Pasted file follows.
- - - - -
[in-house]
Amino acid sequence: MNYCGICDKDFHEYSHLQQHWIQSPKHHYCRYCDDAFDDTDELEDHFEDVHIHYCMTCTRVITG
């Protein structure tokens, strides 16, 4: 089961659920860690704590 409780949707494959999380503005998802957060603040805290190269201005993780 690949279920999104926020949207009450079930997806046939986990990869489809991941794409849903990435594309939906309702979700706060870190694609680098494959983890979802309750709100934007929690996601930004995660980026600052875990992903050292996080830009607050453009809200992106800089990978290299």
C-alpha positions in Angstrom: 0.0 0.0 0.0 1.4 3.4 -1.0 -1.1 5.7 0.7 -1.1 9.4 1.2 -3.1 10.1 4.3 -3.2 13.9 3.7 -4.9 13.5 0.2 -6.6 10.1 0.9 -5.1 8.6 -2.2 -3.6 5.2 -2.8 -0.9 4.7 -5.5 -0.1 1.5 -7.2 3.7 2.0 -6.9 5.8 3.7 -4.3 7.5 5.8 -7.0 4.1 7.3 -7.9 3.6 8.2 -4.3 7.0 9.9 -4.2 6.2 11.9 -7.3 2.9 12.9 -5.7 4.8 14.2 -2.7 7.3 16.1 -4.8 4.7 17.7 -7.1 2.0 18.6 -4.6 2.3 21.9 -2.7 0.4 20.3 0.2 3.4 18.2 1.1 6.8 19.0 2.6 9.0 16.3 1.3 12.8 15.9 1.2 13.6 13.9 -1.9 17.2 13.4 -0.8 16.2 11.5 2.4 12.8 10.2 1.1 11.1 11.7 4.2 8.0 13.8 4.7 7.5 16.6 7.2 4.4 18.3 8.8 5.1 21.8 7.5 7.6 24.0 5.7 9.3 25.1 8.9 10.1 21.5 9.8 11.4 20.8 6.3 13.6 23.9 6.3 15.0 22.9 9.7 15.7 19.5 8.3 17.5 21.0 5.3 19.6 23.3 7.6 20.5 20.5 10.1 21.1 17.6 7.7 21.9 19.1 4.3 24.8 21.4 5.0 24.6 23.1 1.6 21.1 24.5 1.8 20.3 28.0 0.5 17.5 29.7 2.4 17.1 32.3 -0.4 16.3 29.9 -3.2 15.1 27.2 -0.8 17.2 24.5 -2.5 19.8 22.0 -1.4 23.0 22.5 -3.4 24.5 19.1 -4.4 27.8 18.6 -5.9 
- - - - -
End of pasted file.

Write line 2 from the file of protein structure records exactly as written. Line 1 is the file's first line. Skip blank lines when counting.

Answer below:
Amino acid sequence: MNYCGICDKDFHEYSHLQQHWIQSPKHHYCRYCDDAFDDTDELEDHFEDVHIHYCMTCTRVITG